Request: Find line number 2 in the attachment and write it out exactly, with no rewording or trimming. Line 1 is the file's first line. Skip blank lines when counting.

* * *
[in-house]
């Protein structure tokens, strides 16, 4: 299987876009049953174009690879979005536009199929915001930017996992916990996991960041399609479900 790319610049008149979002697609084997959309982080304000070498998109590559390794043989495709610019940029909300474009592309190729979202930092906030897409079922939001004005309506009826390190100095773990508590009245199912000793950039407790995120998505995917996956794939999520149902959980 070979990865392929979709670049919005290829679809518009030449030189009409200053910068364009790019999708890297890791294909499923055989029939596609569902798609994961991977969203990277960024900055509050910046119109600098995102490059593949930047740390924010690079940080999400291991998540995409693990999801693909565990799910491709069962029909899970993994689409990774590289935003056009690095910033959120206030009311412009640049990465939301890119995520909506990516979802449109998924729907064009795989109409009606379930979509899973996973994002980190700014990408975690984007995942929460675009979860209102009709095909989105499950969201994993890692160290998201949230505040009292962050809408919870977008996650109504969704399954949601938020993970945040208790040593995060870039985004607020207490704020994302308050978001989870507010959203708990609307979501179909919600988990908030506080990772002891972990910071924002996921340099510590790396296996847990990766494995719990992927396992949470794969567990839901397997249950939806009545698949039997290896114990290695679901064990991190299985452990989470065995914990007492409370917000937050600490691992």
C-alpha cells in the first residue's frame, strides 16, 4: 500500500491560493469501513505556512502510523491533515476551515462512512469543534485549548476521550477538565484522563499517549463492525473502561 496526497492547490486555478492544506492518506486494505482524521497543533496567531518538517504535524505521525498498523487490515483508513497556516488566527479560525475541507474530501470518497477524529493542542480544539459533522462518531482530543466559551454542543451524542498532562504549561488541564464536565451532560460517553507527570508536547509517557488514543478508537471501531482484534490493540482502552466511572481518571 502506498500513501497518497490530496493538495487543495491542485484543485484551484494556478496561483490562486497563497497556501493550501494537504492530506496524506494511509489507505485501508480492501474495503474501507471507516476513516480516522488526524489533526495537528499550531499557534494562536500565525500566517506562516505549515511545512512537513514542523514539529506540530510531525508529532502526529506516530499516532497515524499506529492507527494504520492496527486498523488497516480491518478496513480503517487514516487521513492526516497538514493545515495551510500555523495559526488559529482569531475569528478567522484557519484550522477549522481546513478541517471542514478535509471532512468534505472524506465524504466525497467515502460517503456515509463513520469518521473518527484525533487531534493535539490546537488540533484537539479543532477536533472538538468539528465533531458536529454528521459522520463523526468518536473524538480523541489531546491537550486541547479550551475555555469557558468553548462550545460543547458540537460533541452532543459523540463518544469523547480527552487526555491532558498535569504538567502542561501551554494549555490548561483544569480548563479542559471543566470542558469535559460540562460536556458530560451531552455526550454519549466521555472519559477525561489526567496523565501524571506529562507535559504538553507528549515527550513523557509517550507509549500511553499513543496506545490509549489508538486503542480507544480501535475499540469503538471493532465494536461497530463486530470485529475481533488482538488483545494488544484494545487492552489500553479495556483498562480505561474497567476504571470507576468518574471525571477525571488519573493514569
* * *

């Protein structure tokens, strides 16, 4: 299987876009049953174009690879979005536009199929915001930017996992916990996991960041399609479900 790319610049008149979002697609084997959309982080304000070498998109590559390794043989495709610019940029909300474009592309190729979202930092906030897409079922939001004005309506009826390190100095773990508590009245199912000793950039407790995120998505995917996956794939999520149902959980 070979990865392929979709670049919005290829679809518009030449030189009409200053910068364009790019999708890297890791294909499923055989029939596609569902798609994961991977969203990277960024900055509050910046119109600098995102490059593949930047740390924010690079940080999400291991998540995409693990999801693909565990799910491709069962029909899970993994689409990774590289935003056009690095910033959120206030009311412009640049990465939301890119995520909506990516979802449109998924729907064009795989109409009606379930979509899973996973994002980190700014990408975690984007995942929460675009979860209102009709095909989105499950969201994993890692160290998201949230505040009292962050809408919870977008996650109504969704399954949601938020993970945040208790040593995060870039985004607020207490704020994302308050978001989870507010959203708990609307979501179909919600988990908030506080990772002891972990910071924002996921340099510590790396296996847990990766494995719990992927396992949470794969567990839901397997249950939806009545698949039997290896114990290695679901064990991190299985452990989470065995914990007492409370917000937050600490691992």